From “pink eyed terminators” to a clear-eyed response? UK policy on autonomous weapons
By Richard Moyes
In this new paper, Article 36 analyses UK contributions to the discussion on ‘autonomy’ in weapons systems at the Convention on Certain Conventional Weapons. The UK’s political position that existing law is sufficient and no new regulation in this area is necessary obscures a policy orientation dispersed through its statements that has a strong emphasis and useful detail on human control over systems that apply force on the basis of sensors and machine calculations. Brought together, this could provide the building blocks of an approach around which many actors in the international debate could coalesce.
Despite rejecting the idea of developing a legal response, the UK has noted that there may be merits in a ‘code of conduct,’ and that further efforts should be dedicated to ‘operationalising’ the CCW’s Guiding Principles. In 2020, the UK should focus on consolidating its approach to the subject matter in one place. If the CCW’s 2019 ‘Guiding Principles’ are to provide the basis for structuring further work within the CCW’s meetings then it is principle ‘c’ on ‘human-machine interaction’ that should be given the greatest attention. Bringing together under this principle would be a significant contribution to the multilateral debate – a contribution which would be a modest but important step towards leadership.
For the most part, the UK presents an orientation to the subject matter that has conceptual clarity and accords with the key points of Article 36’s thinking. The UK’s position is characterised by:
- a strong emphasis on human control;
- an assertion that human control can be exerted through constraints on how systems function (through the target profiles that are used), and on duration and location of that functioning, and on the number of applications of force a system can undertake;
- an assertion that both system design and operator training need to contribute to systems being ‘explicable’ or understandable at a functional level;
- and these factors and considerations are framed within a recognition that different contexts may require (or enable) different constraints in order for the human control to be sufficient.
Although the use of legal language in certain places risks causing confusion (or reveals certain problems of approach, depending on interpretation) the overall framing of content here is very positive. Yet this constructive content is consistently packaged with politically targeted messaging asserting that existing law is straightforwardly sufficient and that states should resist calls to move towards the negotiation of any further regulation. That politically orientated messaging does much to obscure the content – making it difficult for other states (or other actors in the debate) to take a positive lead from the content being offered.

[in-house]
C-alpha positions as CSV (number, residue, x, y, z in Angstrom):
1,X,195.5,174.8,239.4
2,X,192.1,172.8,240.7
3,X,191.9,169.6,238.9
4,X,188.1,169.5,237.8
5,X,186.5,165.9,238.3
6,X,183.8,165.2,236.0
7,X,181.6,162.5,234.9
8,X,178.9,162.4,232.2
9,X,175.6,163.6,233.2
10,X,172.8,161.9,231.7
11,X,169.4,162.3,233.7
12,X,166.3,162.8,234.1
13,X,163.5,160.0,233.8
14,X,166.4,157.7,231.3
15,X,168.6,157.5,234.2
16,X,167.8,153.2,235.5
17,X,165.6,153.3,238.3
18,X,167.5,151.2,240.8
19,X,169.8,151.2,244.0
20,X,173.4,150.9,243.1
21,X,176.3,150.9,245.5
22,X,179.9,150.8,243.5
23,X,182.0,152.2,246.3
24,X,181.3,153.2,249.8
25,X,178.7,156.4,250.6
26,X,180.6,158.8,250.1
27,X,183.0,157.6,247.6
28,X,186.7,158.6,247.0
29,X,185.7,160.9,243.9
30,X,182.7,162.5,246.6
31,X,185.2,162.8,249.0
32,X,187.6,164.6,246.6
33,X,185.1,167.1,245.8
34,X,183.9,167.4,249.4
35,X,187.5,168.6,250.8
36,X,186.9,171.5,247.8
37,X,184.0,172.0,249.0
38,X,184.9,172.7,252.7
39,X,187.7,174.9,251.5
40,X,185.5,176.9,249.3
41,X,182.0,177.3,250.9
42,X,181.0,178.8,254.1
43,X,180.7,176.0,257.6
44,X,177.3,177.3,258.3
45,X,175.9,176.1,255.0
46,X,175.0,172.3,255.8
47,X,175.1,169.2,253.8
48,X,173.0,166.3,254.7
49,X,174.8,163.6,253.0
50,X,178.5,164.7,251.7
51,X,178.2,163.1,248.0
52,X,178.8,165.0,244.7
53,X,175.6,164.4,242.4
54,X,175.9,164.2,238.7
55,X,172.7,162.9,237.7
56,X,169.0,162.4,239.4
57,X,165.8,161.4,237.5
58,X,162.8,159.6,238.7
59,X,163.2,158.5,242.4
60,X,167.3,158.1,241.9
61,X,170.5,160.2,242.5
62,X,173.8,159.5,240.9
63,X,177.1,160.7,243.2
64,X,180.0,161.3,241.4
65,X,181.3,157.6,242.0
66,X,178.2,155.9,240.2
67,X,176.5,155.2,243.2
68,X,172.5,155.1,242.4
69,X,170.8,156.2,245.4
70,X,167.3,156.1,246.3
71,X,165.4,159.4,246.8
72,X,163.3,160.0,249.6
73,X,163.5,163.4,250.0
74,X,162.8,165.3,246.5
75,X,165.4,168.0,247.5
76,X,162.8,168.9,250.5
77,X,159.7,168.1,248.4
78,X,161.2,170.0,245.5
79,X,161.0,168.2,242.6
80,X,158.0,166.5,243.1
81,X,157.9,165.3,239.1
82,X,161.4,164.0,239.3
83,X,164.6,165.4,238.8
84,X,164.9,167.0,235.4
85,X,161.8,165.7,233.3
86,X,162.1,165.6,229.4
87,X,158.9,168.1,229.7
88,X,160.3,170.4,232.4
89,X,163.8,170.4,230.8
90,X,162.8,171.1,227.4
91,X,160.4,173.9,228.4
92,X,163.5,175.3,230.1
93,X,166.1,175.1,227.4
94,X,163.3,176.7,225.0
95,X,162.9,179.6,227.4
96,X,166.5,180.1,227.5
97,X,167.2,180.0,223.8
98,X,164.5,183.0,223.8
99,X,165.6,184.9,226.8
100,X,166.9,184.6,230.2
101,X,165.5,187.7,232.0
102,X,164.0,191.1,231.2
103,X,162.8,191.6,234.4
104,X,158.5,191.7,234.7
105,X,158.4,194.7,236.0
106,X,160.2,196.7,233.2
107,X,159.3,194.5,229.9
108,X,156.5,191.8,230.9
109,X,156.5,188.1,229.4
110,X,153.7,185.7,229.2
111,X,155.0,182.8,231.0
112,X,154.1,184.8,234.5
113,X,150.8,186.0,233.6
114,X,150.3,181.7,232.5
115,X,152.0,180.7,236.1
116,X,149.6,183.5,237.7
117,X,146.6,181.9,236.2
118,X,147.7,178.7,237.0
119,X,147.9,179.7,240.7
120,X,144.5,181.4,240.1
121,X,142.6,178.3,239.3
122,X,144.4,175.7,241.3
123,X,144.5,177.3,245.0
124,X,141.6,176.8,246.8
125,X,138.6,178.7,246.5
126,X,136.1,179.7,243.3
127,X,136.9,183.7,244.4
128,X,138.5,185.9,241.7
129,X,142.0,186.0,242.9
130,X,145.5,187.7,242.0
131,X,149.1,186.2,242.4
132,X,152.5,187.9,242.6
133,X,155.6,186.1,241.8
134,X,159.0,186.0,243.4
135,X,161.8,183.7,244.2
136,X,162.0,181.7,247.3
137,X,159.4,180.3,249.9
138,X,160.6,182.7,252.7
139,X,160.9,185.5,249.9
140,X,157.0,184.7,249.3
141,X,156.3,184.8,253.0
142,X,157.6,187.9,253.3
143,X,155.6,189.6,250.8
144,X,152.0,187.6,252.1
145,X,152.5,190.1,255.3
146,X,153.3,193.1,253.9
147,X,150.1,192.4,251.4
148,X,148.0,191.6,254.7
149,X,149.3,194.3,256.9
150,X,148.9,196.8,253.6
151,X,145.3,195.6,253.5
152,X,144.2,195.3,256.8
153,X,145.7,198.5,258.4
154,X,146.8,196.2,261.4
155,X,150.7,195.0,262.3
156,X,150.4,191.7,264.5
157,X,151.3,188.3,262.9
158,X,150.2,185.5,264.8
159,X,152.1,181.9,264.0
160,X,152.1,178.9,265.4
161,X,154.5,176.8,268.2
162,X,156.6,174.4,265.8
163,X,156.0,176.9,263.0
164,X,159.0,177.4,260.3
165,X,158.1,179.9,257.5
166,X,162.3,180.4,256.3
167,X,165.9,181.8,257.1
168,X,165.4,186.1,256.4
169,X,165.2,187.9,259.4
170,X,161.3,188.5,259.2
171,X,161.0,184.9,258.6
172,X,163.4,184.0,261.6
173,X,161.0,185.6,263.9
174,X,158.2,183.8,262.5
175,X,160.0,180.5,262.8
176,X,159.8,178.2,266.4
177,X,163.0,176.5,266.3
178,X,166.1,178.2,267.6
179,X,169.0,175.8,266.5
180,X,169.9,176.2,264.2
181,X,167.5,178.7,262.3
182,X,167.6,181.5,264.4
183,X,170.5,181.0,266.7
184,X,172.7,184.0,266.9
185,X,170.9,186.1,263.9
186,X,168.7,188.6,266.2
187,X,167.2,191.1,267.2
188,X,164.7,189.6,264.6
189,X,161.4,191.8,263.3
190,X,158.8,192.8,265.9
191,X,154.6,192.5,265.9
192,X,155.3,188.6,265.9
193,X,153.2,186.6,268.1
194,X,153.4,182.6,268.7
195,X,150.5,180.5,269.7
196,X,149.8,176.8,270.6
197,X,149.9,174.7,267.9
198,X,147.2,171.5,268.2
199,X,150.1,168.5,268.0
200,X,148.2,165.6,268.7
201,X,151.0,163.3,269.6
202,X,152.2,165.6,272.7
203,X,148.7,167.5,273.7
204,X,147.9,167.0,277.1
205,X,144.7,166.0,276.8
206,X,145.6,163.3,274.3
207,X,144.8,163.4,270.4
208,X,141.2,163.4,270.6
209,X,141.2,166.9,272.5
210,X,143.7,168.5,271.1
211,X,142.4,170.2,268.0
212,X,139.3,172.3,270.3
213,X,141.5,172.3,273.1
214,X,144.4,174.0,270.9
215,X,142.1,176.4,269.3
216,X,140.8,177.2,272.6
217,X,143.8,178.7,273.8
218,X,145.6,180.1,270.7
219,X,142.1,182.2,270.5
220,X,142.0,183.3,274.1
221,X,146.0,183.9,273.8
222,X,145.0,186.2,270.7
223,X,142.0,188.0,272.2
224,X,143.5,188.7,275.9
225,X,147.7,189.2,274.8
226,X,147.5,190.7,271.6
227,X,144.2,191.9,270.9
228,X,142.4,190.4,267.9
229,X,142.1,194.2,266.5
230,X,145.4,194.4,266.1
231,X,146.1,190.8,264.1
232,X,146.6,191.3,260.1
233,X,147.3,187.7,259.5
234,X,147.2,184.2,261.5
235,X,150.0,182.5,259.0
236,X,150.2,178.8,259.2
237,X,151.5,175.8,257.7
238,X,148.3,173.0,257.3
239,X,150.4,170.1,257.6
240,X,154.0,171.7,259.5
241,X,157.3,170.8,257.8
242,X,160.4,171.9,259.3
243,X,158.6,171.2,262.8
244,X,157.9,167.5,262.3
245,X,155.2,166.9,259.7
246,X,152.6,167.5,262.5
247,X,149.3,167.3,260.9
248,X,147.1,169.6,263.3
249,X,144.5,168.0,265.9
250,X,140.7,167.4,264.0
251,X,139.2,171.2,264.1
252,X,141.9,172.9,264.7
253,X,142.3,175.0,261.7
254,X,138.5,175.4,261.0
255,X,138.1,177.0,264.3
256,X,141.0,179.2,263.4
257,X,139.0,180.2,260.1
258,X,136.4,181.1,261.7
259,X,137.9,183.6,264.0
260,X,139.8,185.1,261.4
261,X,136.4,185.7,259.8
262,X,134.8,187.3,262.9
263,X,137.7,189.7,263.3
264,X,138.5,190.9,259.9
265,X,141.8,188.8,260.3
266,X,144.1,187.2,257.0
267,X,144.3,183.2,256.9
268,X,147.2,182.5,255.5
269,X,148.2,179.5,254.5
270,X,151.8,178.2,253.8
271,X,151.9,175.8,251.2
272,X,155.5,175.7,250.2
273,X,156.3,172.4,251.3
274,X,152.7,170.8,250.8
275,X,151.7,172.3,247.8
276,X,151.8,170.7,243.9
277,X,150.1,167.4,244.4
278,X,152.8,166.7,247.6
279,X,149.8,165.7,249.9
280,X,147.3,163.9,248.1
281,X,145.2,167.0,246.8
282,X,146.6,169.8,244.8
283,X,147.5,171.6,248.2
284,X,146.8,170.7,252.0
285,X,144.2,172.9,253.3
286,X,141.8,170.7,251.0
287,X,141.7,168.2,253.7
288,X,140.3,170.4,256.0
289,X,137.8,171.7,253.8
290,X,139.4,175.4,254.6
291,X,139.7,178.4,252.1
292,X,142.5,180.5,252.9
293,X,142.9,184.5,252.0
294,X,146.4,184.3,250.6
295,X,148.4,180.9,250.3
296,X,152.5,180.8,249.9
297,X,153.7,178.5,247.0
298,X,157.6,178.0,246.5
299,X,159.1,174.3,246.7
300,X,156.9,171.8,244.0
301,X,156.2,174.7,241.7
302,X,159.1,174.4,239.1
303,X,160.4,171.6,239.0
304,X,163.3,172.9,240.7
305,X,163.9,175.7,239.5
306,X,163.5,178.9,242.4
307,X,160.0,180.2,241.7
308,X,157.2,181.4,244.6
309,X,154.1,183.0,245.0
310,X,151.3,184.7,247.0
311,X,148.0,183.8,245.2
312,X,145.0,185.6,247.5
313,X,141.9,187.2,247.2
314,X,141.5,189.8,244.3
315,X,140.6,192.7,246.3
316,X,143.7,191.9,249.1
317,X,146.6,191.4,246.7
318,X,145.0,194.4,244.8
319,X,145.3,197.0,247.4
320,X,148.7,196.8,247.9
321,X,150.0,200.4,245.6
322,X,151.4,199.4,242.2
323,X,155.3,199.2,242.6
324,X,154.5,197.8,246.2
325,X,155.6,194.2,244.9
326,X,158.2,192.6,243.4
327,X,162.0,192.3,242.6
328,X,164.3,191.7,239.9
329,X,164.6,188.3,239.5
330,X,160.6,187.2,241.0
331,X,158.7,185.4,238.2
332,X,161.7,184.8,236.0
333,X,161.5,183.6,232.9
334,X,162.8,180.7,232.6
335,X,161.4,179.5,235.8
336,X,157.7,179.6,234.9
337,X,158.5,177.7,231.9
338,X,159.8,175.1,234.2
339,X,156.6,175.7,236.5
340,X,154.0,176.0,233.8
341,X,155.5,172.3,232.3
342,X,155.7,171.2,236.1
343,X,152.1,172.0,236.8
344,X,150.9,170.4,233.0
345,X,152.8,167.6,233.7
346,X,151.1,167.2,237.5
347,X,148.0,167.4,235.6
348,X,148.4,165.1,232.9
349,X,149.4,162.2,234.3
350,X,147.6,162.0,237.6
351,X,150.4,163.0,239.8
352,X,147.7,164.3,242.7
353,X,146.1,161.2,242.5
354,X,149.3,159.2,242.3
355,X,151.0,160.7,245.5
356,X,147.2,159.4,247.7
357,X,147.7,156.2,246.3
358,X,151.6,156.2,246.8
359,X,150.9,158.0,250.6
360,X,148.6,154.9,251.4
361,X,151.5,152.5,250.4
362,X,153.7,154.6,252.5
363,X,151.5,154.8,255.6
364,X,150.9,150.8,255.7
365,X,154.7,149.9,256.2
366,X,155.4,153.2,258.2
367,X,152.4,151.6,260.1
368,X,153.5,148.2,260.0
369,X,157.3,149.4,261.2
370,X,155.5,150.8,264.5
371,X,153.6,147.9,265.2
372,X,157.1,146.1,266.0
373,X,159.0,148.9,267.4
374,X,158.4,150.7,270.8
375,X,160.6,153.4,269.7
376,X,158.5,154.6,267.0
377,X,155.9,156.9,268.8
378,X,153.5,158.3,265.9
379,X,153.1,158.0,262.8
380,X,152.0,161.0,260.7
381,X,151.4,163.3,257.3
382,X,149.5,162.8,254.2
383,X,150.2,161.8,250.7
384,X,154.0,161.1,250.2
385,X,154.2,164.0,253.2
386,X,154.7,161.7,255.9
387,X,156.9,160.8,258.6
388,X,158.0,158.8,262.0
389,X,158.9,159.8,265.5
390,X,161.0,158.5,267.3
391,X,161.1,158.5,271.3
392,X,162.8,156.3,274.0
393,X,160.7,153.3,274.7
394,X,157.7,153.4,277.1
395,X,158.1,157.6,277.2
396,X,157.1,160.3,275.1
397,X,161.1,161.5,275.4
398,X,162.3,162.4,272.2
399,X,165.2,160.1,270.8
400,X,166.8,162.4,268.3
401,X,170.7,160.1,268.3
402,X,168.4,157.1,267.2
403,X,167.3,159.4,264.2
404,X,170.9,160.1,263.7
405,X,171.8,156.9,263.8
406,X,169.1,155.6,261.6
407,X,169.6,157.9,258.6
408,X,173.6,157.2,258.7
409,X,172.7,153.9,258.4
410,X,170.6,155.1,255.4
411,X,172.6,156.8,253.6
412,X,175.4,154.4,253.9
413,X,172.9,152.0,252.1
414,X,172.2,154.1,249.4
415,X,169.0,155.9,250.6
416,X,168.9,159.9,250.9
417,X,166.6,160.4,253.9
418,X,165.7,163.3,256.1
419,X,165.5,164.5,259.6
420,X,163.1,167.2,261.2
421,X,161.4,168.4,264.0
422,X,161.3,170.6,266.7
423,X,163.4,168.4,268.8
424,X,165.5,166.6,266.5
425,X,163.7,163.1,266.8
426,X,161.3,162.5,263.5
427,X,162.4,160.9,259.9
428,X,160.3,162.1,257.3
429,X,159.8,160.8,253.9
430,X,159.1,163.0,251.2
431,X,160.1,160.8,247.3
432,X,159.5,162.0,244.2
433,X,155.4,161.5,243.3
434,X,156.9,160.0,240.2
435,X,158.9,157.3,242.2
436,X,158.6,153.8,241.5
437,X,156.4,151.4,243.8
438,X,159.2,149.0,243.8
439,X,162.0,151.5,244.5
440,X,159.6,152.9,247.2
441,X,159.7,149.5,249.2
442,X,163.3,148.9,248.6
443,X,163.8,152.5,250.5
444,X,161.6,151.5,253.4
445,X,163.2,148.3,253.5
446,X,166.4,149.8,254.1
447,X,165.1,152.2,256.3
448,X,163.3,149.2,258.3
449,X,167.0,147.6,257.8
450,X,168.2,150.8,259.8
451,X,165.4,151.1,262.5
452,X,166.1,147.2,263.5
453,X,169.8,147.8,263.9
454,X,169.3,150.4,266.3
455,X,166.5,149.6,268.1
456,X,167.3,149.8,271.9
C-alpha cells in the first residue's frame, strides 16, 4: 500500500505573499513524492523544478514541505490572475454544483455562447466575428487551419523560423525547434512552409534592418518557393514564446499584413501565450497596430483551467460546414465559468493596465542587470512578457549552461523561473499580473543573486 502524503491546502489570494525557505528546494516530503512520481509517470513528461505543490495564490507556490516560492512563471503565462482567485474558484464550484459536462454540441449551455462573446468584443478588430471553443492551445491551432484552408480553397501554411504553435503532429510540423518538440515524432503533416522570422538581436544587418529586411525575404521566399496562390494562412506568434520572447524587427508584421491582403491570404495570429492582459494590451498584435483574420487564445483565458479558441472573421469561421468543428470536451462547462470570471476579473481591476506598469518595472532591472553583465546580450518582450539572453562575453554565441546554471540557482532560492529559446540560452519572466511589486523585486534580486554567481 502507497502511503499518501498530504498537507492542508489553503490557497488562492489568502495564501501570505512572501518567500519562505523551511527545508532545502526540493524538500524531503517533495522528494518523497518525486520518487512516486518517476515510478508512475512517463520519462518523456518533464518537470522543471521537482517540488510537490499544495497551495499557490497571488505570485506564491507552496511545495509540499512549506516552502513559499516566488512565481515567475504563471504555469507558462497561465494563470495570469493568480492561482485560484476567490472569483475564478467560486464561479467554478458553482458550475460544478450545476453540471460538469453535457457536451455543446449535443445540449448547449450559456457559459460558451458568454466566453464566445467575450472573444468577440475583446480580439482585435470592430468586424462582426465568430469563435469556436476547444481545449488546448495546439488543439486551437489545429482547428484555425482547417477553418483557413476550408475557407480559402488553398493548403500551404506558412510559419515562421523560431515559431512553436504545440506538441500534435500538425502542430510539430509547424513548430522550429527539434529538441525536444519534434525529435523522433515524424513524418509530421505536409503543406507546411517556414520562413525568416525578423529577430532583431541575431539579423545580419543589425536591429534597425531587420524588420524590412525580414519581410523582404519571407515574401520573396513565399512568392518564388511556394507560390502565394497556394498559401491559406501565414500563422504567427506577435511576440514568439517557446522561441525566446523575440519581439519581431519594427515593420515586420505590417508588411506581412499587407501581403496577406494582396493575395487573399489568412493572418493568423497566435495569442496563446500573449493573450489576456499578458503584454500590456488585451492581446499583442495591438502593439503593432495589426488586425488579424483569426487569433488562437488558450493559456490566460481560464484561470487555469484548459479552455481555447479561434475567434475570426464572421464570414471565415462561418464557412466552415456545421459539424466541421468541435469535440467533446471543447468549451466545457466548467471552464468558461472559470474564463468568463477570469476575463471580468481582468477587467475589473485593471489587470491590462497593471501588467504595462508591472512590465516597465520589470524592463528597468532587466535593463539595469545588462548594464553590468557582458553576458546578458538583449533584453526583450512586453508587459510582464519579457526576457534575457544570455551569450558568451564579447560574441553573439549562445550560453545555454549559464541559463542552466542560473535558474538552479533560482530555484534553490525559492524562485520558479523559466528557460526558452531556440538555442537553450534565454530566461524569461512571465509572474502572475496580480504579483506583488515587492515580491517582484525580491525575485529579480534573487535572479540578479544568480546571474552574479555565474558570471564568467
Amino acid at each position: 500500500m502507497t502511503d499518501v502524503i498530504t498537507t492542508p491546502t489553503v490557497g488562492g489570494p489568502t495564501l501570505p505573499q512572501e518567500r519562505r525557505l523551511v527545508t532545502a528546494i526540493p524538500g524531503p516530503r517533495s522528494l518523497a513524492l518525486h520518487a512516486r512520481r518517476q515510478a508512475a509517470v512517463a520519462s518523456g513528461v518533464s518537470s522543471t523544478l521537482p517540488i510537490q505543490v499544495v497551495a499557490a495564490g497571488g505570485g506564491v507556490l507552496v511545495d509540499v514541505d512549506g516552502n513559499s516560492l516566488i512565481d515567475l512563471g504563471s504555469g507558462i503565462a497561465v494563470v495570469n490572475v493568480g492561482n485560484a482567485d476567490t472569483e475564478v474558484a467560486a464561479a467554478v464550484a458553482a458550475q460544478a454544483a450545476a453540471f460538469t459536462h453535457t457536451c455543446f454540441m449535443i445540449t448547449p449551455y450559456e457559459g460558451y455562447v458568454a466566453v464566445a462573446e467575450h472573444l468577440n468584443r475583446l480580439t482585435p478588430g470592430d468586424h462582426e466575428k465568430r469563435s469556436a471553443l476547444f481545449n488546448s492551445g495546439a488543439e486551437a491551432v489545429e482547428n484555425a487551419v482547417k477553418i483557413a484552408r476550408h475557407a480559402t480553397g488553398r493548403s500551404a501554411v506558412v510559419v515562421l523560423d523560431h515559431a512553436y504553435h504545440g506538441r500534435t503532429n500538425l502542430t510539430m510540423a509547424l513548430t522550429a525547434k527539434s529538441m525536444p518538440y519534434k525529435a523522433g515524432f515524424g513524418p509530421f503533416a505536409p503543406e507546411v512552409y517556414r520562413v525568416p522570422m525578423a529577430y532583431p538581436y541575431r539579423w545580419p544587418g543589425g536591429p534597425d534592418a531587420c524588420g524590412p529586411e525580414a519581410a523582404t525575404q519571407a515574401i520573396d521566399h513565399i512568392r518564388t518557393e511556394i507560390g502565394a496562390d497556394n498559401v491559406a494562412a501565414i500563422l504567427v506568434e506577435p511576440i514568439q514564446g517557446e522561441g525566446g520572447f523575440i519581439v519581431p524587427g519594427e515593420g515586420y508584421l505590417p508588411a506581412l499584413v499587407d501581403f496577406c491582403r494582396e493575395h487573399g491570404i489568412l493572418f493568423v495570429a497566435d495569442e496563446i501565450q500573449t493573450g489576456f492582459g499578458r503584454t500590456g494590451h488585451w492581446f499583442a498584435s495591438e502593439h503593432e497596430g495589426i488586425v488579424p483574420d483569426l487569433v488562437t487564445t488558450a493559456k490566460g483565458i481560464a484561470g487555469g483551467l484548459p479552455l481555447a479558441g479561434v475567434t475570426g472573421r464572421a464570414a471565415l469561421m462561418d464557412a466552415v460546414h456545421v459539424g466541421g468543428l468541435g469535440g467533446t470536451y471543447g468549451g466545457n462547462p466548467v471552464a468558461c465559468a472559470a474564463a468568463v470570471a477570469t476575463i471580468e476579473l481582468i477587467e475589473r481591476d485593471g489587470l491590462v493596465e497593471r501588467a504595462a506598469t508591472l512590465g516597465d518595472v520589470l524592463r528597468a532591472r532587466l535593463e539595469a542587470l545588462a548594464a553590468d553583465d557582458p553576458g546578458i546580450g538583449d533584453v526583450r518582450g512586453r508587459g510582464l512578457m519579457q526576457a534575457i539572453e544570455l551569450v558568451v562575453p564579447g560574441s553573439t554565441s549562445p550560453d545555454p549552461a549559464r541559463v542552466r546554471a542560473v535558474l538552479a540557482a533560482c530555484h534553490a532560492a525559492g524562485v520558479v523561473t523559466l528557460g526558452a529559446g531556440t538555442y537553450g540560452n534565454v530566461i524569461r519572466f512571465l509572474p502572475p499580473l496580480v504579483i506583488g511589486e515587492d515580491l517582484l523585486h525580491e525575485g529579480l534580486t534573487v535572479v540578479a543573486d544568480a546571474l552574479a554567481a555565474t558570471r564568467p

The UK repeatedly asserts that existing law is wholly sufficient, that no new law is needed, that disagreement in the current debate also shows that no new law is possible, and if it were possible (i.e. through a format that did not have the participation of certain militarised states) then it would be unwelcome.
The problem for maintaining this line is that disagreement amongst different actors also means that there is no clarity of shared position regarding existing law in relation to autonomy in weapons systems. Thus, whilst the UK could argue that the duration and space over which a system can function must be set or defined by a human commander so that they can make judgements about that use in relation to the rules of law, other states may not agree. Similarly, the UK’s contention that a system must be practically understandable to an operator in order for that system to be acceptable under the law is not necessarily a position that all states share. Furthermore, for some actors in the debate there are moral or ethical considerations, or considerations of what is socially prudent, that do not find expression in the current legal framework. The lack of agreement – the divergent views of the subject matter, the differing interpretations of existing law, and calls for new additional rules – all stand as evidence against the claim that existing law is adequate in this area.
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Featured image: UK PM Johnson addressing the UN General Assembly in September 2019 (UN WebTV)